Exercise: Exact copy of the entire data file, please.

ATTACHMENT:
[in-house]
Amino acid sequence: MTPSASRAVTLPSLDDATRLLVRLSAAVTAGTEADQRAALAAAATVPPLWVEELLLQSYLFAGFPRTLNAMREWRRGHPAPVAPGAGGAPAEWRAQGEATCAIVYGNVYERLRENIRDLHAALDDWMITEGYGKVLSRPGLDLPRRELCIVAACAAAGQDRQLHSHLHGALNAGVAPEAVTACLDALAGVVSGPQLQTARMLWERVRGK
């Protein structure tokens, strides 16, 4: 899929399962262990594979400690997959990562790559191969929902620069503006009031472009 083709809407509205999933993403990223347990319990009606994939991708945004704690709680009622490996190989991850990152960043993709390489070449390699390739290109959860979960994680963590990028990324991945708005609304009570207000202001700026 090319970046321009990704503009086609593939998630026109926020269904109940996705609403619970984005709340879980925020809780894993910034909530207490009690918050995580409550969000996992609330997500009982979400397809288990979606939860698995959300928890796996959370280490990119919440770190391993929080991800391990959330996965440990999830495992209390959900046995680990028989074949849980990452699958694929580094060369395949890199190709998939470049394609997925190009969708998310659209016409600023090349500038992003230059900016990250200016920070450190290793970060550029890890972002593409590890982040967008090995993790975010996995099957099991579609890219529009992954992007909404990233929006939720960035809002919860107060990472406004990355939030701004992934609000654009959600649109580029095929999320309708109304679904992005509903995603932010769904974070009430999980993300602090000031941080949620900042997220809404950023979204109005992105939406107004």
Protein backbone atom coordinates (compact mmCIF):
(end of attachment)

[in-house]
Amino acid sequence: MTPSASRAVTLPSLDDATRLLVRLSAAVTAGTEADQRAALAAAATVPPLWVEELLLQSYLFAGFPRTLNAMREWRRGHPAPVAPGAGGAPAEWRAQGEATCAIVYGNVYERLRENIRDLHAALDDWMITEGYGKVLSRPGLDLPRRELCIVAACAAAGQDRQLHSHLHGALNAGVAPEAVTACLDALAGVVSGPQLQTARMLWERVRGK
């Protein structure tokens, strides 16, 4: 899929399962262990594979400690997959990562790559191969929902620069503006009031472009 083709809407509205999933993403990223347990319990009606994939991708945004704690709680009622490996190989991850990152960043993709390489070449390699390739290109959860979960994680963590990028990324991945708005609304009570207000202001700026 090319970046321009990704503009086609593939998630026109926020269904109940996705609403619970984005709340879980925020809780894993910034909530207490009690918050995580409550969000996992609330997500009982979400397809288990979606939860698995959300928890796996959370280490990119919440770190391993929080991800391990959330996965440990999830495992209390959900046995680990028989074949849980990452699958694929580094060369395949890199190709998939470049394609997925190009969708998310659209016409600023090349500038992003230059900016990250200016920070450190290793970060550029890890972002593409590890982040967008090995993790975010996995099957099991579609890219529009992954992007909404990233929006939720960035809002919860107060990472406004990355939030701004992934609000654009959600649109580029095929999320309708109304679904992005509903995603932010769904974070009430999980993300602090000031941080949620900042997220809404950023979204109005992105939406107004």
Protein backbone atom coordinates (compact mmCIF):